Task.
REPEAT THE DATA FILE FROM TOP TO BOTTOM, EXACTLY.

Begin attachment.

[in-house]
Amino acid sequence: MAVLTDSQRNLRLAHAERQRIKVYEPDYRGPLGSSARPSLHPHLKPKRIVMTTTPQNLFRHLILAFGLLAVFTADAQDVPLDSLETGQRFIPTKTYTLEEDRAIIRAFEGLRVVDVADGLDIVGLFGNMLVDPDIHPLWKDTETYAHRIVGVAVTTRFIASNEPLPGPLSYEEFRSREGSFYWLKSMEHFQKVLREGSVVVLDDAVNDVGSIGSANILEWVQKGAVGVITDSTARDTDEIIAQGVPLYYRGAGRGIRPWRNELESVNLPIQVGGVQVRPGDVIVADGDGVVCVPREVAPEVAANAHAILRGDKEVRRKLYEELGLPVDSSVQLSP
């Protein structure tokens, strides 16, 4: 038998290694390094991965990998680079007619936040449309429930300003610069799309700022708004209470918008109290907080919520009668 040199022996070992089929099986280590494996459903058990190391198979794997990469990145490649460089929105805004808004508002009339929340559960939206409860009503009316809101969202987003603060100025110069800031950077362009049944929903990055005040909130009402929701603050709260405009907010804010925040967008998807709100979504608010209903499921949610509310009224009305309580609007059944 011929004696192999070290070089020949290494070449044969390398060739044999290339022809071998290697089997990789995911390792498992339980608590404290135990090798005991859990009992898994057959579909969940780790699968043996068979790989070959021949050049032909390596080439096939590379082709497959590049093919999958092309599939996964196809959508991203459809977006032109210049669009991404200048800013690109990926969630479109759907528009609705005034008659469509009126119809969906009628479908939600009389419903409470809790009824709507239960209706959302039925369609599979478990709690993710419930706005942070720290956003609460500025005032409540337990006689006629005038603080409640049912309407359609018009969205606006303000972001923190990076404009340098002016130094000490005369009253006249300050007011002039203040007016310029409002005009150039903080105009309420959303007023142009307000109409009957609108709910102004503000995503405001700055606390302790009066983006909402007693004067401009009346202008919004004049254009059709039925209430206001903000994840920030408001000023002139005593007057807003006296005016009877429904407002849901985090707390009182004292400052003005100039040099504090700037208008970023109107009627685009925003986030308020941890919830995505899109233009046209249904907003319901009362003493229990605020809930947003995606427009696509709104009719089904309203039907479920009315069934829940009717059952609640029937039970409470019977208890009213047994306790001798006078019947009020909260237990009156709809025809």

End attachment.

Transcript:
[in-house]
Amino acid sequence: MAVLTDSQRNLRLAHAERQRIKVYEPDYRGPLGSSARPSLHPHLKPKRIVMTTTPQNLFRHLILAFGLLAVFTADAQDVPLDSLETGQRFIPTKTYTLEEDRAIIRAFEGLRVVDVADGLDIVGLFGNMLVDPDIHPLWKDTETYAHRIVGVAVTTRFIASNEPLPGPLSYEEFRSREGSFYWLKSMEHFQKVLREGSVVVLDDAVNDVGSIGSANILEWVQKGAVGVITDSTARDTDEIIAQGVPLYYRGAGRGIRPWRNELESVNLPIQVGGVQVRPGDVIVADGDGVVCVPREVAPEVAANAHAILRGDKEVRRKLYEELGLPVDSSVQLSP
């Protein structure tokens, strides 16, 4: 038998290694390094991965990998680079007619936040449309429930300003610069799309700022708004209470918008109290907080919520009668 040199022996070992089929099986280590494996459903058990190391198979794997990469990145490649460089929105805004808004508002009339929340559960939206409860009503009316809101969202987003603060100025110069800031950077362009049944929903990055005040909130009402929701603050709260405009907010804010925040967008998807709100979504608010209903499921949610509310009224009305309580609007059944 011929004696192999070290070089020949290494070449044969390398060739044999290339022809071998290697089997990789995911390792498992339980608590404290135990090798005991859990009992898994057959579909969940780790699968043996068979790989070959021949050049032909390596080439096939590379082709497959590049093919999958092309599939996964196809959508991203459809977006032109210049669009991404200048800013690109990926969630479109759907528009609705005034008659469509009126119809969906009628479908939600009389419903409470809790009824709507239960209706959302039925369609599979478990709690993710419930706005942070720290956003609460500025005032409540337990006689006629005038603080409640049912309407359609018009969205606006303000972001923190990076404009340098002016130094000490005369009253006249300050007011002039203040007016310029409002005009150039903080105009309420959303007023142009307000109409009957609108709910102004503000995503405001700055606390302790009066983006909402007693004067401009009346202008919004004049254009059709039925209430206001903000994840920030408001000023002139005593007057807003006296005016009877429904407002849901985090707390009182004292400052003005100039040099504090700037208008970023109107009627685009925003986030308020941890919830995505899109233009046209249904907003319901009362003493229990605020809930947003995606427009696509709104009719089904309203039907479920009315069934829940009717059952609640029937039970409470019977208890009213047994306790001798006078019947009020909260237990009156709809025809």